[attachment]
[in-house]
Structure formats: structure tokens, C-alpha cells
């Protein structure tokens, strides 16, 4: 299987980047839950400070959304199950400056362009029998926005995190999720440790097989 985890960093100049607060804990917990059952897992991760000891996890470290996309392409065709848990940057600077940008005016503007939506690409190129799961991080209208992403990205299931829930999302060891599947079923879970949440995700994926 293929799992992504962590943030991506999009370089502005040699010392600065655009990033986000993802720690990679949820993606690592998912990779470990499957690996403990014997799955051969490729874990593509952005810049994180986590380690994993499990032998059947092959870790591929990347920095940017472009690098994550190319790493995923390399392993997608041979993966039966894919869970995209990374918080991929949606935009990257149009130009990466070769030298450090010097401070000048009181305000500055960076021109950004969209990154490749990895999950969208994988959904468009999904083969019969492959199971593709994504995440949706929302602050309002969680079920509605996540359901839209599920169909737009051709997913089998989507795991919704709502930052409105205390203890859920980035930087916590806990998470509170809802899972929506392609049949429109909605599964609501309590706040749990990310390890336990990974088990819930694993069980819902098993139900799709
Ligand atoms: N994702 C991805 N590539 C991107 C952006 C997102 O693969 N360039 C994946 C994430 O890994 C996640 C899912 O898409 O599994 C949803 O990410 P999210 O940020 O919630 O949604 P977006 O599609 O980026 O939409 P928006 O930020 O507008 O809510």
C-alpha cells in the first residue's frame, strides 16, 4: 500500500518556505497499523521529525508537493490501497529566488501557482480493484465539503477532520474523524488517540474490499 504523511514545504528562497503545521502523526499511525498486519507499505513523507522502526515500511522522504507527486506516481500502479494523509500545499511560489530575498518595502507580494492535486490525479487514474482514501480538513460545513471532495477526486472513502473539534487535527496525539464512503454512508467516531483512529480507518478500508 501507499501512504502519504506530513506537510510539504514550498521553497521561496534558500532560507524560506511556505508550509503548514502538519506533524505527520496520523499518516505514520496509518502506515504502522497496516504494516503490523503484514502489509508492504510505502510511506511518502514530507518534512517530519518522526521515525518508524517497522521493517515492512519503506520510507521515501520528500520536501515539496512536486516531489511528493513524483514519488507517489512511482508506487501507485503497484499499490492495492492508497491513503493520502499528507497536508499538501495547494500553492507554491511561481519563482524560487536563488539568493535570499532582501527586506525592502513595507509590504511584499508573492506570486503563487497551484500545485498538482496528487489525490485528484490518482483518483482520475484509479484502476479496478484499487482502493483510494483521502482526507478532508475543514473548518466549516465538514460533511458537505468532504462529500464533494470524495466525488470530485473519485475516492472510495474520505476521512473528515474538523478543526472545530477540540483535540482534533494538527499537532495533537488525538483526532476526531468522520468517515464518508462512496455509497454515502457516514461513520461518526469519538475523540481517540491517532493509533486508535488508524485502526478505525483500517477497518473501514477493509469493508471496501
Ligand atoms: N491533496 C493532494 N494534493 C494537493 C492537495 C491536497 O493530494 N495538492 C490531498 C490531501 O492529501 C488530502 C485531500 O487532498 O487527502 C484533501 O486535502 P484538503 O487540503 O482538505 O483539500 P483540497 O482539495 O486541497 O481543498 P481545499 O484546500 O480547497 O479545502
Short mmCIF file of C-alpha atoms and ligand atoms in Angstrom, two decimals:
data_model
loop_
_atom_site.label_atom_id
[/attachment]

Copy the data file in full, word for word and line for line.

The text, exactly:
[in-house]
Structure formats: structure tokens, C-alpha cells
């Protein structure tokens, strides 16, 4: 299987980047839950400070959304199950400056362009029998926005995190999720440790097989 985890960093100049607060804990917990059952897992991760000891996890470290996309392409065709848990940057600077940008005016503007939506690409190129799961991080209208992403990205299931829930999302060891599947079923879970949440995700994926 293929799992992504962590943030991506999009370089502005040699010392600065655009990033986000993802720690990679949820993606690592998912990779470990499957690996403990014997799955051969490729874990593509952005810049994180986590380690994993499990032998059947092959870790591929990347920095940017472009690098994550190319790493995923390399392993997608041979993966039966894919869970995209990374918080991929949606935009990257149009130009990466070769030298450090010097401070000048009181305000500055960076021109950004969209990154490749990895999950969208994988959904468009999904083969019969492959199971593709994504995440949706929302602050309002969680079920509605996540359901839209599920169909737009051709997913089998989507795991919704709502930052409105205390203890859920980035930087916590806990998470509170809802899972929506392609049949429109909605599964609501309590706040749990990310390890336990990974088990819930694993069980819902098993139900799709
Ligand atoms: N994702 C991805 N590539 C991107 C952006 C997102 O693969 N360039 C994946 C994430 O890994 C996640 C899912 O898409 O599994 C949803 O990410 P999210 O940020 O919630 O949604 P977006 O599609 O980026 O939409 P928006 O930020 O507008 O809510």
C-alpha cells in the first residue's frame, strides 16, 4: 500500500518556505497499523521529525508537493490501497529566488501557482480493484465539503477532520474523524488517540474490499 504523511514545504528562497503545521502523526499511525498486519507499505513523507522502526515500511522522504507527486506516481500502479494523509500545499511560489530575498518595502507580494492535486490525479487514474482514501480538513460545513471532495477526486472513502473539534487535527496525539464512503454512508467516531483512529480507518478500508 501507499501512504502519504506530513506537510510539504514550498521553497521561496534558500532560507524560506511556505508550509503548514502538519506533524505527520496520523499518516505514520496509518502506515504502522497496516504494516503490523503484514502489509508492504510505502510511506511518502514530507518534512517530519518522526521515525518508524517497522521493517515492512519503506520510507521515501520528500520536501515539496512536486516531489511528493513524483514519488507517489512511482508506487501507485503497484499499490492495492492508497491513503493520502499528507497536508499538501495547494500553492507554491511561481519563482524560487536563488539568493535570499532582501527586506525592502513595507509590504511584499508573492506570486503563487497551484500545485498538482496528487489525490485528484490518482483518483482520475484509479484502476479496478484499487482502493483510494483521502482526507478532508475543514473548518466549516465538514460533511458537505468532504462529500464533494470524495466525488470530485473519485475516492472510495474520505476521512473528515474538523478543526472545530477540540483535540482534533494538527499537532495533537488525538483526532476526531468522520468517515464518508462512496455509497454515502457516514461513520461518526469519538475523540481517540491517532493509533486508535488508524485502526478505525483500517477497518473501514477493509469493508471496501
Ligand atoms: N491533496 C493532494 N494534493 C494537493 C492537495 C491536497 O493530494 N495538492 C490531498 C490531501 O492529501 C488530502 C485531500 O487532498 O487527502 C484533501 O486535502 P484538503 O487540503 O482538505 O483539500 P483540497 O482539495 O486541497 O481543498 P481545499 O484546500 O480547497 O479545502
Short mmCIF file of C-alpha atoms and ligand atoms in Angstrom, two decimals:
data_model
loop_
_atom_site.label_atom_id